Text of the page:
The Angkhola (back-valley), so named after the gorgeous use of fullers in it’s construction has gained a reputation in recent years as being a hugely powerful chopper and perhaps one of the toughest knives in the world. Only so much of this reputation is justified though, with the majority of this reputation being based off the marketing efforts of Himalyan Imports while promoting their Chiruwa (full tang) Angkhola. While that knife they produce is undoubtedly very tough, it has less to do with the style of khukuri and its fullers and has more to do with the fact that it is made with spine thicknesses of a centimetre or more and very thick grind geometry. While there’s nothing inherently wrong with this, it’s a far cry from the traditional angkhola which rarely reached 8mm maximum spine thickness and differs greatly from the original intended function and feel in hand.
Strictly speaking the fullers or Chirra that run along the side of the blade are designed to reduce weight and make a knife more agile in hand compared to the traditional blade pattern without sacrificing durability or strength. Occasionally they were used to remove weight moreso from near the handle than the belly, which could result in a lighter knife with a more potent swing. It is for this reason that angkhola style khukuris were usually lighter and more nimble on average than their unfullered counterparts and were seen on higher ranking military khukuris as well as in the hands of powerful and well respected civilians.
In relation to this later point, one major function of the fullers was to show off the prowess of the Blacksmith as the hammering and grinding of these fullers is one of the most time consuming and difficult processes a Blacksmith can encounter, which in turn displayed the taste and power of the wielder. As a result of this, there are historical examples of khukuris being made with one, two or even three fullers, called Ek, Dui and Tin Chirra khukuris respectively. In recent years this trend has gotten a little bit out of hand, with 5 or even 7 fullered blades coming out of some khukuri houses. Functionally speaking, the design with the best ratio of weight reduction to rigidity is the Ek Chirra, with increased weight for diminishing rigidity gains occuring with more fullers. By the time you get to 5 fullers you’re more or less looking at no functional benefit whatsoever, and operating purely based on style. At 7 fullers there’s not much style left in the knife whatsoever.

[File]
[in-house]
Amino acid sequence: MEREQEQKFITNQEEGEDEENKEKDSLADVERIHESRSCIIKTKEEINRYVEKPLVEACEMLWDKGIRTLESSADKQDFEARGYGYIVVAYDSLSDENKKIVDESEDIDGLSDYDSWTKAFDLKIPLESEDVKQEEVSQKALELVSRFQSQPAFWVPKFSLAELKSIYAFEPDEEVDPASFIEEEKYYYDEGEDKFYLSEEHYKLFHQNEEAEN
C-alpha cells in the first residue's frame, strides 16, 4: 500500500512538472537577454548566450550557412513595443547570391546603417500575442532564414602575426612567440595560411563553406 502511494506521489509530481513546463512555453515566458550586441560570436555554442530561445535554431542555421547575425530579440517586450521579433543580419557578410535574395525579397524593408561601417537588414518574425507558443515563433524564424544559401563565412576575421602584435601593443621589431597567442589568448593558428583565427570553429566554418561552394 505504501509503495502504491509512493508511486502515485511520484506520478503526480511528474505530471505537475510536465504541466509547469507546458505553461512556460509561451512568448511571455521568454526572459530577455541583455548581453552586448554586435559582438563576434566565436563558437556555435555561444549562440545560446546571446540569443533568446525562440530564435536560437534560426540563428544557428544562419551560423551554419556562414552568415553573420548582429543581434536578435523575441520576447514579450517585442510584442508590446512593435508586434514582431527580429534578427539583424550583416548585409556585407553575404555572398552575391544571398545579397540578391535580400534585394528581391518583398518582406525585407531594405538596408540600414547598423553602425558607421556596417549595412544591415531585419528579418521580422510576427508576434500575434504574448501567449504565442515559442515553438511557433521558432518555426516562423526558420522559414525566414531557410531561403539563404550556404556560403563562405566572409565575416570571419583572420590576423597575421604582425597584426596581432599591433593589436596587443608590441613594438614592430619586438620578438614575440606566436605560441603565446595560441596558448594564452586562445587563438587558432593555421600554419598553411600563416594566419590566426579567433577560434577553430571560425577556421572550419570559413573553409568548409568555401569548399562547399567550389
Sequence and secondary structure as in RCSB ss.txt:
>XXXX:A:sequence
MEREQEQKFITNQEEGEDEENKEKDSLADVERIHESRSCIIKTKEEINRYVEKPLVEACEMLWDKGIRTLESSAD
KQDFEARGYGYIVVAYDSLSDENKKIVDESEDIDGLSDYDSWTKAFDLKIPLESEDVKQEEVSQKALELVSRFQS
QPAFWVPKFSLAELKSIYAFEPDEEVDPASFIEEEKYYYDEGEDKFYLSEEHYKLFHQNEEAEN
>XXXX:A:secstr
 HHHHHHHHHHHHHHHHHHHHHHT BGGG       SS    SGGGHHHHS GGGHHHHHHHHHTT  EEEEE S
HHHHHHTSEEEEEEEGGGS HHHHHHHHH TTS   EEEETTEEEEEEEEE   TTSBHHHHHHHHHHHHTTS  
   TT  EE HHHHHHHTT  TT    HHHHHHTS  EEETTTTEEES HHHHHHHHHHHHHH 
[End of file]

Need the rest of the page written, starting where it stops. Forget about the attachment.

Instead of just adding fullers to a stock pattern, our Ek, Dui and Tin Chirra Angkhola are all made with individual historical patterns. The Tin Chirra Angkhola is the most standard of the bunch, a broad villager style Budhuna (fish head) pattern with a curved Hanshee style spine.The Dui Chirra version of this knife use an angkhola pattern which was issued to WW2 ghurkas engaging in jungle fighting in Burma. This is similar in shape to the Historical Service Issue but a bit gentler in the belly, while the Ek Chirra version is based off a more slender single fullered khukuri which saw service in Gallipoli during WW1. These profiles both work over a variety of blade lengths and also allows the benefits of the angkhola style to shine though, with a broad powerful blade that still manages to be relatively lightweight and agile in hand.
As always, we’ve altered the spine thickness and the degree to which these knives taper to try and maintain an ideal powerful, controlled balance for the kind of chopping and use expected for each specific length. All knives also come with the option of either a tapered full tang for maximum strength or a tapered, sculpted rat tail tang for superior feel in hand. The thicknesses and weights are listed as follows.
11″: 7mm spine at bolster, 600g
13″: (optimal, standard length) 7mm spine at bolster, 660g
15″: 6mm spine at bolster, 720g
17″: 6mm spine at bolster, 800g
+150g for full tang. All blade lengths include a 5.5″ handle.
All in all, the Angkhola is one of the most gorgeous knives Nepal has to offer. All of the time and effort put into the forging offers a refined feel in hand unlike anything else that makes it an absolute joy to use. While other khukuris attain beauty through engraving and gold inlays and ornamentation, the stunning fullers of the Angkhola give it an understated charm and beauty that exists to serve a purpose. That relationship between form and function that an angkhola portrays is something we’re deeply proud of at Kailash Blades and we hope you appreciate it as much as we do.
Before Purchase, please read through our section on Warranty and Factory Seconds for information on the different grind types, tang options and how they affect the level of warranty we offer.